OWLS™ Water Education: What is Groundwater?
OWLS™ STEM Education Research Resources are for students of all ages and for assisting teachers and parents in the education of our children on the importance of clean healthy drinking water. The research material posted below is for educational purposes only. LTW™ endorses the following as OWLS™ STEM Educational Research Resources.
GroundWater Education courtesy of
Mother Nature Network.
Groundwater is simply water — mainly from rain and snow, but also from some human activities — that has soaked into the soil. That’s the end of its journey from our perspective, but the water keeps going long after it’s gone underground. It percolates downward, with dirt and rock particles filtering out dangerous bacteria as it sinks. When it finally reaches an impermeable layer of bedrock deep below the surface, it stops and begins to saturate the surrounding soil. Over many millennia, this pool of purified groundwater can grow into vast subterranean aquifers.
Some groundwater may eventually become encased in rock thanks to gradual geologic shifting, forming pressurized pockets known as “confined aquifers.” These require complex drilling and pumping operations to extract their contents, leaving such deep deposits mainly for industrial uses such as large-scale farm irrigation. Other groundwater deposits are limited only by water supply and the bedrock below, and these “unconfined aquifers” make up the majority of residential groundwater sources in the United States.
The Earth’s crust is so waterlogged that fresh groundwater alone — not counting salty groundwater, which is even more abundant — outweighs all aboveground liquid freshwater 100 to 1. Much of it’s too deep or blocked by rocks for us to economically reach, but we can still get to the roughly 1 million cubic miles closest to the surface.
In fact, some aquifers have been so heavily pumped that their water level has dropped too low for people to tap. Humans have overexploited many aquifers around the world, often trying to prop up an agriculture industry with a dwindling source of water.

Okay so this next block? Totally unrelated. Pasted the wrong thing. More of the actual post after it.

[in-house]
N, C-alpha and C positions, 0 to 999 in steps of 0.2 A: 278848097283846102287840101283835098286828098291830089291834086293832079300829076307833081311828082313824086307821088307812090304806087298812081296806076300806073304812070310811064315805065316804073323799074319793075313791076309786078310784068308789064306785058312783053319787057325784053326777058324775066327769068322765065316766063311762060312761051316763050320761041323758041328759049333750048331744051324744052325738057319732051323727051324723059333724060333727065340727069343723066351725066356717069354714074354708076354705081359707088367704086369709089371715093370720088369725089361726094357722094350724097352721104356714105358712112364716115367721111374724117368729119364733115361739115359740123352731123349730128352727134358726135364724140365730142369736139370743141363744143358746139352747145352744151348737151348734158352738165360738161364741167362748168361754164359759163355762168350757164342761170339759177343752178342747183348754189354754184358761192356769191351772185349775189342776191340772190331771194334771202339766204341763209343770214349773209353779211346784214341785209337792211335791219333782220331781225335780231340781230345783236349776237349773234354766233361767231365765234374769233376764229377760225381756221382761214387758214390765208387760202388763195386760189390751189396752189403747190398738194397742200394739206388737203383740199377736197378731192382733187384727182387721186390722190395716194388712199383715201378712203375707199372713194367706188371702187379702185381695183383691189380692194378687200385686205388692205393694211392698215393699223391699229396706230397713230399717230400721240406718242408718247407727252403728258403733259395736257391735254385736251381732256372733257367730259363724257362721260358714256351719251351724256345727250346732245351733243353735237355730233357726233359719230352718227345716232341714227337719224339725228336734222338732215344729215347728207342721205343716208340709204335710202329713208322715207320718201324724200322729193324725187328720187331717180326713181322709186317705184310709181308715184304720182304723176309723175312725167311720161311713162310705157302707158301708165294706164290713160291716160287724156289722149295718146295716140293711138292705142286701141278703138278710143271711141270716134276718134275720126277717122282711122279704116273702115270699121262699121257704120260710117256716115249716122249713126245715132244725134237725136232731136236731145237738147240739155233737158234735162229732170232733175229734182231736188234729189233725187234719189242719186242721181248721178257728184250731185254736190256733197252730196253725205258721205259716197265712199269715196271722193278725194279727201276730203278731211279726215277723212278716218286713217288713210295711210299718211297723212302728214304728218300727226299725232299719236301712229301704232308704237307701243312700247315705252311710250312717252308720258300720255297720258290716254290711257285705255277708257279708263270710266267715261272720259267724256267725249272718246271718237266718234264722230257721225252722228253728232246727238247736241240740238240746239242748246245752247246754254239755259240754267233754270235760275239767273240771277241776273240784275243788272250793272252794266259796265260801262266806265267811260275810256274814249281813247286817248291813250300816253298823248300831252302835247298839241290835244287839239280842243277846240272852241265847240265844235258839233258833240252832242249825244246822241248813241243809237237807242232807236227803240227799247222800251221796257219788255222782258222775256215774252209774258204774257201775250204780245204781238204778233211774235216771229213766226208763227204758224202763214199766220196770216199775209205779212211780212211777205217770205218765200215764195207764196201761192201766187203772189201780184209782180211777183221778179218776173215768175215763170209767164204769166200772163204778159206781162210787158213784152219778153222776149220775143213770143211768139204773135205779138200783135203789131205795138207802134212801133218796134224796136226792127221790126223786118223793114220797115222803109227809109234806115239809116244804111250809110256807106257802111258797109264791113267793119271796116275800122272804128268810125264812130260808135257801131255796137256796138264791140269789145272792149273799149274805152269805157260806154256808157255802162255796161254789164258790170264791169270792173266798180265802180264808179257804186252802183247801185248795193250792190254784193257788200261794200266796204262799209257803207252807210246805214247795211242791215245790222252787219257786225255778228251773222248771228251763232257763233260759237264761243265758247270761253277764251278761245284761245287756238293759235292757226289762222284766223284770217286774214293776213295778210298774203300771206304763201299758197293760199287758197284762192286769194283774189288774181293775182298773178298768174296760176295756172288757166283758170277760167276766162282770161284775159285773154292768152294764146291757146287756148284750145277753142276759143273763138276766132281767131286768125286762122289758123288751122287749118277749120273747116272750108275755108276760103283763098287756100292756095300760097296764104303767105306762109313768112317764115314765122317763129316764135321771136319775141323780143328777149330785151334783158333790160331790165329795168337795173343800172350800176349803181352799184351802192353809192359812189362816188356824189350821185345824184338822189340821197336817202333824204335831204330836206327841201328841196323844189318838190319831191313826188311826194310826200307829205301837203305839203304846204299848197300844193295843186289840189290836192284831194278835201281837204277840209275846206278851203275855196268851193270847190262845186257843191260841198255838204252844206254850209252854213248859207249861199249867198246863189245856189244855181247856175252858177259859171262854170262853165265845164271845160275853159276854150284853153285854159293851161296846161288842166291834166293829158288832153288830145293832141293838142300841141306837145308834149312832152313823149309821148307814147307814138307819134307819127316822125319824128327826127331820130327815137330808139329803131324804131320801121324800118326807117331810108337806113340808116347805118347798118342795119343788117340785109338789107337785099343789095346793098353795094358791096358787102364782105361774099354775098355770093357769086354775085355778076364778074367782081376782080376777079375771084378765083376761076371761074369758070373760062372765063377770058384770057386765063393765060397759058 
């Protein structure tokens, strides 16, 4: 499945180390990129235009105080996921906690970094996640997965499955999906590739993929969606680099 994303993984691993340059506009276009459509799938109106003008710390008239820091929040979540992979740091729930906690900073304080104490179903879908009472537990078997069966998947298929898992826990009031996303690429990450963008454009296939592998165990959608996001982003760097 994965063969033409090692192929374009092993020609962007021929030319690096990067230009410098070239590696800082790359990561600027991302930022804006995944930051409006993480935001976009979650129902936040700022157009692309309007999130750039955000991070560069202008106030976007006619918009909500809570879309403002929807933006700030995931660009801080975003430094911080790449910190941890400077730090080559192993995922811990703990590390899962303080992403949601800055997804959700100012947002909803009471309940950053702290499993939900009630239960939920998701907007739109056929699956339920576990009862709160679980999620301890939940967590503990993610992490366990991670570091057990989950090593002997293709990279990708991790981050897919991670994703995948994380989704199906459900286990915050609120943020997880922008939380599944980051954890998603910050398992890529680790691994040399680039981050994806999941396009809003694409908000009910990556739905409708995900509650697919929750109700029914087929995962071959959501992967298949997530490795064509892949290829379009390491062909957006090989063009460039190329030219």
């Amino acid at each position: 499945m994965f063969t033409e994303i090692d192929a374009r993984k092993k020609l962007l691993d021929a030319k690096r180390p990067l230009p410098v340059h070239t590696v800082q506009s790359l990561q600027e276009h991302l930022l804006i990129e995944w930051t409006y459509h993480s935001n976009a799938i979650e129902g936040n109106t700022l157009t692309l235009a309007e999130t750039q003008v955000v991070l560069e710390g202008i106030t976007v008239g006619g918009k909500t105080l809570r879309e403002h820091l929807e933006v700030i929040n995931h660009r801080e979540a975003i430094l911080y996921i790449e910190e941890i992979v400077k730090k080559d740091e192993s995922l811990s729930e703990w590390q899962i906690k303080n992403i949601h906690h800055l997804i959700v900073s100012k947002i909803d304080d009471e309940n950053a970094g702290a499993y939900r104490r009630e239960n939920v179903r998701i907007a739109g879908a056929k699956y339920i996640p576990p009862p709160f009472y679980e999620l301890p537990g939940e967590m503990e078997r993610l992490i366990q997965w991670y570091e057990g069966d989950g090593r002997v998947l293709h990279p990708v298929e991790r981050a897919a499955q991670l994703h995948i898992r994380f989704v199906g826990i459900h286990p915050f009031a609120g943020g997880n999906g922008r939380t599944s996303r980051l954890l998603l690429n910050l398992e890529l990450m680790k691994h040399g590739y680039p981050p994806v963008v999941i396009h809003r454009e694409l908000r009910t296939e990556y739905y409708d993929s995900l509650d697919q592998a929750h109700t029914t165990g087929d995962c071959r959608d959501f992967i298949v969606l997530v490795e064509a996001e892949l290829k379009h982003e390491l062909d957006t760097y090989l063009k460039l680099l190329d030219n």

Groundwater’s quantity is far from the only concern, however; its quality is also under constant assault from a variety of sources. Natural poisoning of groundwater has long been known to occur around the world, as underground deposits of arsenic, heavy metals or even radon can seep into an aquifer and contaminate its contents. It’s also possible that toxin-producing bacteria can naturally infiltrate an aquifer, despite the cleansing effects of soil and rocks above.
But humans indirectly pose an even greater threat to many aquifers — and to the fellow humans who drink from them. Although more Americans get their drinking water from surface sources like lakes and rivers, there are more water systems nationwide that use groundwater as their source than surface water (about 147,000 to 14,500), and hundreds of thousands more people who use private wells. And just as these wells are scattered throughout the country, often in remote rural areas, so are the diverse sources of pollutants that contaminate them.
Runoff in general is a daunting enemy. Whenever it rains — or when a large amount of snow or ice melts — an inconspicuous yet widespread flood of water picks up any loose liquids it passes along the way, including lawn chemicals, cleaning solvents and gasoline, and washes them through the watershed.
Some of this is dumped into streams and rivers, where it’s concentrated and carried far away. That’s how farm and lawn runoff has helped create hundreds of coastal “dead zones” around the world, or areas where a buildup of fertilizer feeds giant algae blooms that deplete the water’s oxygen, making it inhospitable to marine life. Major U.S. dead zones in the Gulf of Mexico and Chesapeake Bay are widely blamed on farm runoff, since their tributaries pass through many large agricultural areas.
Cities’ and suburbs’ stormwater is also a major source of trouble, often containing motor oil, gasoline, weed killers, insecticides, bleach, paint thinner, and any other substances dumped or left out in the open. Cleaning solvents such as dry cleaners’ perchloroethylene (a potential carcinogen) can be caught up in runoff, as can parabens and other suspected endocrine disruptors often found in laundry soap and shampoo — chemicals that seem to be turning male frogs and fish into females.
In urban places where impermeable surfaces like concrete or asphalt cover the ground, more of this runoff flows for longer distances, picking up more toxins on the way. And while much of it ends up in sewers and streams, plenty of runoff is also soaked up by soil, where it sinks downward and replenishes aquifers.
This can happen around big farms and animal-feeding operations, where fertilizers, pesticides, and manure often exist in large concentrations. When farm runoff drifts down into the ground, it can sometimes overload the soil’s filtration system and taint groundwater below. Some of the most dangerous agricultural pollutants include:Fertilizers: In estuaries and coastal waters, fertilizers often create algae blooms and dead zones. In groundwater, they can lead to the buildup of nitrates, which are carcinogenic. They can also impede infants’ ability to transport oxygen in their blood, leading to “blue baby syndrome.”